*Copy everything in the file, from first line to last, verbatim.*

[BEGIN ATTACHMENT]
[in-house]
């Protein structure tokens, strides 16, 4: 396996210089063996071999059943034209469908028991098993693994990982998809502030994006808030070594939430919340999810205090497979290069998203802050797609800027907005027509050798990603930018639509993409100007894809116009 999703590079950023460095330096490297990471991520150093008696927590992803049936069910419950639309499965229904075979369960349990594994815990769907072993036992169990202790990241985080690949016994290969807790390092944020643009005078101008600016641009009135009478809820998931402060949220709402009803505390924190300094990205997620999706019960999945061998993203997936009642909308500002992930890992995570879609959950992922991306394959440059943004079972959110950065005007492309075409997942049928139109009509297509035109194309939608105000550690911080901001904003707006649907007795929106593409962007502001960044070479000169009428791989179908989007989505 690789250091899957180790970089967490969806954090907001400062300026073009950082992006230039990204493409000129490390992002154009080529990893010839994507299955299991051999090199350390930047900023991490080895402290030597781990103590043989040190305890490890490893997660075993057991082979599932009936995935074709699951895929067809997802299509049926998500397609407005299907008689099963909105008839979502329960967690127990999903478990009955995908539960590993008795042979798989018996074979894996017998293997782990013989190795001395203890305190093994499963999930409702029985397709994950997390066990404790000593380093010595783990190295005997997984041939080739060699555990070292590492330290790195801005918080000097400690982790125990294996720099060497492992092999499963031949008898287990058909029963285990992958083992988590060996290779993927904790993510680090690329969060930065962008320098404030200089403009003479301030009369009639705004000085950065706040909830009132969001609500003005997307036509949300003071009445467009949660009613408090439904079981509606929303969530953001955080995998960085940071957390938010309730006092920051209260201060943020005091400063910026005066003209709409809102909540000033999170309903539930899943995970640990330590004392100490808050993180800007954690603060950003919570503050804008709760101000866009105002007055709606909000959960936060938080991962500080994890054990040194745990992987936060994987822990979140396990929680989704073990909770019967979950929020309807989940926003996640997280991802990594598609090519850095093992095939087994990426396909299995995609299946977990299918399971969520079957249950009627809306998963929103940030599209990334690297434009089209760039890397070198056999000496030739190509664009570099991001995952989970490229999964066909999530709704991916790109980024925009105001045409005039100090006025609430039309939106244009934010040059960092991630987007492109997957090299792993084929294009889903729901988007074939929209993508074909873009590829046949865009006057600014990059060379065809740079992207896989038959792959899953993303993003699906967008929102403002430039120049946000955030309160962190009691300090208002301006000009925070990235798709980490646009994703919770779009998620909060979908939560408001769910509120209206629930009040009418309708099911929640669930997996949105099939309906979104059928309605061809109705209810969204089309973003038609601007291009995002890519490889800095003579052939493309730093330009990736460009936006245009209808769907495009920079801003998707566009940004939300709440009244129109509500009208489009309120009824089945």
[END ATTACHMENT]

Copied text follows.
[in-house]
């Protein structure tokens, strides 16, 4: 396996210089063996071999059943034209469908028991098993693994990982998809502030994006808030070594939430919340999810205090497979290069998203802050797609800027907005027509050798990603930018639509993409100007894809116009 999703590079950023460095330096490297990471991520150093008696927590992803049936069910419950639309499965229904075979369960349990594994815990769907072993036992169990202790990241985080690949016994290969807790390092944020643009005078101008600016641009009135009478809820998931402060949220709402009803505390924190300094990205997620999706019960999945061998993203997936009642909308500002992930890992995570879609959950992922991306394959440059943004079972959110950065005007492309075409997942049928139109009509297509035109194309939608105000550690911080901001904003707006649907007795929106593409962007502001960044070479000169009428791989179908989007989505 690789250091899957180790970089967490969806954090907001400062300026073009950082992006230039990204493409000129490390992002154009080529990893010839994507299955299991051999090199350390930047900023991490080895402290030597781990103590043989040190305890490890490893997660075993057991082979599932009936995935074709699951895929067809997802299509049926998500397609407005299907008689099963909105008839979502329960967690127990999903478990009955995908539960590993008795042979798989018996074979894996017998293997782990013989190795001395203890305190093994499963999930409702029985397709994950997390066990404790000593380093010595783990190295005997997984041939080739060699555990070292590492330290790195801005918080000097400690982790125990294996720099060497492992092999499963031949008898287990058909029963285990992958083992988590060996290779993927904790993510680090690329969060930065962008320098404030200089403009003479301030009369009639705004000085950065706040909830009132969001609500003005997307036509949300003071009445467009949660009613408090439904079981509606929303969530953001955080995998960085940071957390938010309730006092920051209260201060943020005091400063910026005066003209709409809102909540000033999170309903539930899943995970640990330590004392100490808050993180800007954690603060950003919570503050804008709760101000866009105002007055709606909000959960936060938080991962500080994890054990040194745990992987936060994987822990979140396990929680989704073990909770019967979950929020309807989940926003996640997280991802990594598609090519850095093992095939087994990426396909299995995609299946977990299918399971969520079957249950009627809306998963929103940030599209990334690297434009089209760039890397070198056999000496030739190509664009570099991001995952989970490229999964066909999530709704991916790109980024925009105001045409005039100090006025609430039309939106244009934010040059960092991630987007492109997957090299792993084929294009889903729901988007074939929209993508074909873009590829046949865009006057600014990059060379065809740079992207896989038959792959899953993303993003699906967008929102403002430039120049946000955030309160962190009691300090208002301006000009925070990235798709980490646009994703919770779009998620909060979908939560408001769910509120209206629930009040009418309708099911929640669930997996949105099939309906979104059928309605061809109705209810969204089309973003038609601007291009995002890519490889800095003579052939493309730093330009990736460009936006245009209808769907495009920079801003998707566009940004939300709440009244129109509500009208489009309120009824089945």